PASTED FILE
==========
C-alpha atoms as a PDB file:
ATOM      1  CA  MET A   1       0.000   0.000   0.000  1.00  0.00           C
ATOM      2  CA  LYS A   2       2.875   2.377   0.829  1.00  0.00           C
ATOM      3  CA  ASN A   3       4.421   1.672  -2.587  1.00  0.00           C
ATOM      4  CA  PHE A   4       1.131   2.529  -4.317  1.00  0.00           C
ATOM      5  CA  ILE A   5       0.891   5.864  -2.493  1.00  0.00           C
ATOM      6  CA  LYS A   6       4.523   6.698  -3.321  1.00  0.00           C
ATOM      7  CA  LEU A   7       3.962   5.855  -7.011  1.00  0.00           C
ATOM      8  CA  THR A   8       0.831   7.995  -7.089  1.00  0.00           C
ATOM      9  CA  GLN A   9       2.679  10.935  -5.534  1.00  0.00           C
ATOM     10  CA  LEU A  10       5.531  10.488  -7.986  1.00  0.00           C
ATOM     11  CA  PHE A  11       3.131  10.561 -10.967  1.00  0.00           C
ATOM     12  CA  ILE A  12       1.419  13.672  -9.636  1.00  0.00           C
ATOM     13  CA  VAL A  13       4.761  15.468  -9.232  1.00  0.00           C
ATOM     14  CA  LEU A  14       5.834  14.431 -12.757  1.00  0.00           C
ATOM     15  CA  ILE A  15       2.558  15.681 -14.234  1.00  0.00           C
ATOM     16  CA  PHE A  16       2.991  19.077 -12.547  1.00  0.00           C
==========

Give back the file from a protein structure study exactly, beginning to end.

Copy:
C-alpha atoms as a PDB file:
ATOM      1  CA  MET A   1       0.000   0.000   0.000  1.00  0.00           C
ATOM      2  CA  LYS A   2       2.875   2.377   0.829  1.00  0.00           C
ATOM      3  CA  ASN A   3       4.421   1.672  -2.587  1.00  0.00           C
ATOM      4  CA  PHE A   4       1.131   2.529  -4.317  1.00  0.00           C
ATOM      5  CA  ILE A   5       0.891   5.864  -2.493  1.00  0.00           C
ATOM      6  CA  LYS A   6       4.523   6.698  -3.321  1.00  0.00           C
ATOM      7  CA  LEU A   7       3.962   5.855  -7.011  1.00  0.00           C
ATOM      8  CA  THR A   8       0.831   7.995  -7.089  1.00  0.00           C
ATOM      9  CA  GLN A   9       2.679  10.935  -5.534  1.00  0.00           C
ATOM     10  CA  LEU A  10       5.531  10.488  -7.986  1.00  0.00           C
ATOM     11  CA  PHE A  11       3.131  10.561 -10.967  1.00  0.00           C
ATOM     12  CA  ILE A  12       1.419  13.672  -9.636  1.00  0.00           C
ATOM     13  CA  VAL A  13       4.761  15.468  -9.232  1.00  0.00           C
ATOM     14  CA  LEU A  14       5.834  14.431 -12.757  1.00  0.00           C
ATOM     15  CA  ILE A  15       2.558  15.681 -14.234  1.00  0.00           C
ATOM     16  CA  PHE A  16       2.991  19.077 -12.547  1.00  0.00           C